Myanmar important places

Burma Important Places

Later extensions took place both on the ridge and on the delta land. It is one of the most important spiritual places in Burma. Golden Rock is one of the most important places of pilgrimage in Myanmar and a great motif for photos. It is important for understanding Myanmar's Buddhist identity, as the spectacle of more conventional places can distract from it. By chance, much of ancient Bagan has survived to this day and is now one of the most important places in Myanmar - if not the whole region.

Irawaddy River

Founded in 2005, the Irrawaddy Dolphin Protected Area (ADPA) covers 74 kilometres of the Irrawaddy River from Mingun near Mandalay to Kyauk Myaung and covers a third of the highly vulnerable Irrawaddy Dolphin populations. Upper Irrawaddy River also has a significant avifauna, which comprises 126 types, 2 of which are in danger of extinction and 4 almost in danger.

They are the Green Peacock, the Black-bellied Tern, the Black-headed Ibis, the Eastern Darter, the Common Tern, the Common Pochard and the Snake Bulbul. The other remarkable types on the Upper Irrawaddy are the storks and the cormorants. Ayeyarwady River's populations of dolphins are low, but fairly steady in recent years, with census numbers remaining in the flow between 2010 and 2017, ranging from 60 to 70 people.

The biggest menace is electrofishing, which can cause dolphin blasts, while fishers try to shoot or even shoot off large numbers of sharks using automotive battery and long rods. Electrofishing also leads to the suppression of habitats and the exhaustion of fishery resources. A further frequent menace is the involvement in gill nets, which are laid over large parts of the stream to capture all overfishing.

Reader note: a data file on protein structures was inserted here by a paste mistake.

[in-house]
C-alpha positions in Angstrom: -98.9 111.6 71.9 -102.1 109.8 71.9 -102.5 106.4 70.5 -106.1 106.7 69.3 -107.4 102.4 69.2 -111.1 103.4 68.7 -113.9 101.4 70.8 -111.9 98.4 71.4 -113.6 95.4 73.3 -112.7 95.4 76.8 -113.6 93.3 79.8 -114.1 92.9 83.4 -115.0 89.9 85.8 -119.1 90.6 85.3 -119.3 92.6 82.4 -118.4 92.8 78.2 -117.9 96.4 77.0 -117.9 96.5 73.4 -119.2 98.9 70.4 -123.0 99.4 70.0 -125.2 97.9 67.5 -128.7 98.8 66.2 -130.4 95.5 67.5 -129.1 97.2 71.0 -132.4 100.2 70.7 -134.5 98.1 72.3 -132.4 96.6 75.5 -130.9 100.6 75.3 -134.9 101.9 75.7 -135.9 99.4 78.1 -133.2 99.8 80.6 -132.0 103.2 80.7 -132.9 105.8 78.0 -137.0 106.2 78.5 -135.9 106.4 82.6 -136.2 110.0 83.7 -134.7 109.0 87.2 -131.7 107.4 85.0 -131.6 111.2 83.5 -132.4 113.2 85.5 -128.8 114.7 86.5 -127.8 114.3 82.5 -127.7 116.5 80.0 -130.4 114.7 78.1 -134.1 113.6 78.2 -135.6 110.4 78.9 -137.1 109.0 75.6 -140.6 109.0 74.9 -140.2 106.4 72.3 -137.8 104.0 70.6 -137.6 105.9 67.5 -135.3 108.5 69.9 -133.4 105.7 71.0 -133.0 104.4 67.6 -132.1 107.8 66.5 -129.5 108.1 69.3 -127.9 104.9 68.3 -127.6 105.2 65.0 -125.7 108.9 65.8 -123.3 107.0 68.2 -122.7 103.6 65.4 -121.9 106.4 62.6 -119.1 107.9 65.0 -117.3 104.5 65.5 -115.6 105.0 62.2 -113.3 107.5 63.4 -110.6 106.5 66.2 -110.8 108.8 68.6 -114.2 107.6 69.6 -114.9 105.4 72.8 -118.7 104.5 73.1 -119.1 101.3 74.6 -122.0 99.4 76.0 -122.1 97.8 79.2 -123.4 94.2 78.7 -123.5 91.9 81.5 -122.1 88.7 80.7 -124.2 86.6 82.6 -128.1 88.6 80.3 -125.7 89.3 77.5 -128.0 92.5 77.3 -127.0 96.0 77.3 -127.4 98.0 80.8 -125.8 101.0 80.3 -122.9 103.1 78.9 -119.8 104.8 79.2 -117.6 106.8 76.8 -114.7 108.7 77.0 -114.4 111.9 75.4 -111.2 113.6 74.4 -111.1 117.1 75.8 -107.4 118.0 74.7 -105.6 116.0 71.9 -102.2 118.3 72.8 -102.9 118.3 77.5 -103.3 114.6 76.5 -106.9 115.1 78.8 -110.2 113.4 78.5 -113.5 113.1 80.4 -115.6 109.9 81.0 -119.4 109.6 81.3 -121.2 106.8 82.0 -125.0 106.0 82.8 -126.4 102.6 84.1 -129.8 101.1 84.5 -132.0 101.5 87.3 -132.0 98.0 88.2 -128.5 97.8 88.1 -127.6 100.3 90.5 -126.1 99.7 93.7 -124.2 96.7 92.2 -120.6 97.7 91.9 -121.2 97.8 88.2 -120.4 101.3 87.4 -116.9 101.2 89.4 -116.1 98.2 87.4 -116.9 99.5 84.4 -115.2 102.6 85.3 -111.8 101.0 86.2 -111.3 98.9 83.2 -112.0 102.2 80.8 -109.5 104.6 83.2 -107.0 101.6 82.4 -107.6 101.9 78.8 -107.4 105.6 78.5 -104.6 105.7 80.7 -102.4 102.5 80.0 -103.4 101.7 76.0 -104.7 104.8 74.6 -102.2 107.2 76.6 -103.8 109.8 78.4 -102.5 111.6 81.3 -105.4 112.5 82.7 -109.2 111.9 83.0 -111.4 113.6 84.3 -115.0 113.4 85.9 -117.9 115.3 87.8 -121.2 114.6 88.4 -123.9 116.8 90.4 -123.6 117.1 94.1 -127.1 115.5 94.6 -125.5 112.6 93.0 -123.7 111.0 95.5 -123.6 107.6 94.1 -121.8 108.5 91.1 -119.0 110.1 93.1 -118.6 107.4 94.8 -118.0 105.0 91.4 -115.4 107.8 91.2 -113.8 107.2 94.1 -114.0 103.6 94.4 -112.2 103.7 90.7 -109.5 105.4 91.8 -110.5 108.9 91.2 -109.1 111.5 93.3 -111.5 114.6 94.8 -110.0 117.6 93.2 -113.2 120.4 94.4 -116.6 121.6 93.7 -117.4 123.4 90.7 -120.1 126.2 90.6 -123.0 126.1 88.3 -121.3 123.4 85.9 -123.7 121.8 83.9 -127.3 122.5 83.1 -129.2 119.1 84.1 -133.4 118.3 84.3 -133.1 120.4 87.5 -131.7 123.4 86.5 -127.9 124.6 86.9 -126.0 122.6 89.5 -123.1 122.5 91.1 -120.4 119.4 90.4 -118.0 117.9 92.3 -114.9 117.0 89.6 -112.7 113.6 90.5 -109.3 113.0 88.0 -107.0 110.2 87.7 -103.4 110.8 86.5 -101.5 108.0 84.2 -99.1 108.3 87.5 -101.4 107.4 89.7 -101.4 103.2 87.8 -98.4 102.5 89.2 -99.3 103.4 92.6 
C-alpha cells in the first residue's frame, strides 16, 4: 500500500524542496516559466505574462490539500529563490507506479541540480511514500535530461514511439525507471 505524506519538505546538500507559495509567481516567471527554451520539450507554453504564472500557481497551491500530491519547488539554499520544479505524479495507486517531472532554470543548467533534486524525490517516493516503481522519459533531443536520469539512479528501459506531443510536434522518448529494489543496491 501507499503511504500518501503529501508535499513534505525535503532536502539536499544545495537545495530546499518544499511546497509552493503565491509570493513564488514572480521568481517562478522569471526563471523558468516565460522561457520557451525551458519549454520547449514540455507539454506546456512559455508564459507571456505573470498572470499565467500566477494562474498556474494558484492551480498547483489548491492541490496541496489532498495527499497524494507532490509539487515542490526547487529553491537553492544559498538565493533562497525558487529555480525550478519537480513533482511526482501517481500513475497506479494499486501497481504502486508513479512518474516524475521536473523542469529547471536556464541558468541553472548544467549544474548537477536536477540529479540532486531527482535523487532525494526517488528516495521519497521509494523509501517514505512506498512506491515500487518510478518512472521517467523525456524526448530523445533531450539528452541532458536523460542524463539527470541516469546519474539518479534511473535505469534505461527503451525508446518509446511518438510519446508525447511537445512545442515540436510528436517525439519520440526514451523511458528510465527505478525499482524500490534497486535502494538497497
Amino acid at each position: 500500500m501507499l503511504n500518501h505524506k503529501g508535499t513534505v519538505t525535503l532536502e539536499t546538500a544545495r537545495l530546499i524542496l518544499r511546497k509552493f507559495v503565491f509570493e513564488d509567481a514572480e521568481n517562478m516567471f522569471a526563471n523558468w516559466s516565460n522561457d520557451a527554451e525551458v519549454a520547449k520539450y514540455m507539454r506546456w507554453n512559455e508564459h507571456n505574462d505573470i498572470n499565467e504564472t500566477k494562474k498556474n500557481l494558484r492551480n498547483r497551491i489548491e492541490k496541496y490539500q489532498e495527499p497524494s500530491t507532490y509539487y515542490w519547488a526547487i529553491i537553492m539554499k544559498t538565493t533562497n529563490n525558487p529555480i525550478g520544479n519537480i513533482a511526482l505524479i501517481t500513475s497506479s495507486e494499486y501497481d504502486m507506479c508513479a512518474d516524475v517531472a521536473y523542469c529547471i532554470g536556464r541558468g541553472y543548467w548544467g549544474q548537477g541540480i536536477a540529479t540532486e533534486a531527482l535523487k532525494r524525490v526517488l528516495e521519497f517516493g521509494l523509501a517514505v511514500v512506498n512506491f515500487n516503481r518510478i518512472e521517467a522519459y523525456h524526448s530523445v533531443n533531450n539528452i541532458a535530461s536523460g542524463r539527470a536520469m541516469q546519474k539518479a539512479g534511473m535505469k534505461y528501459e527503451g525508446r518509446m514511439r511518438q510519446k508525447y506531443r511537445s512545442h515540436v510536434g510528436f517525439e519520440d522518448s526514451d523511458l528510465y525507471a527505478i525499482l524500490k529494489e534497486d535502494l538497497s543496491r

Deposits in deeper basins from goldmining and other excavation work destroy the dolphins' habitats, while quicksilver pollution from goldmining poses an additional hazard from recent developments upriver. With the increase in marine transport on the Irrawaddy River, the growth rate of nuisance, habitats shifting and ship collision from delphin observations is also increasing.

It is being carried out by the Department of Fisheries with the assistance of the Wildlife Society, with the primary aim of reducing the threat to predators through surveillance, prosecution, and livelihood. Each year a whale census is carried out to observe the entire populace. It also supports co-operative fisheries in the development of community-based ecotourism to create immediate impulses for the protection of sharks and to foster the nymbiotic relationships between co-operative fishers and mammals.

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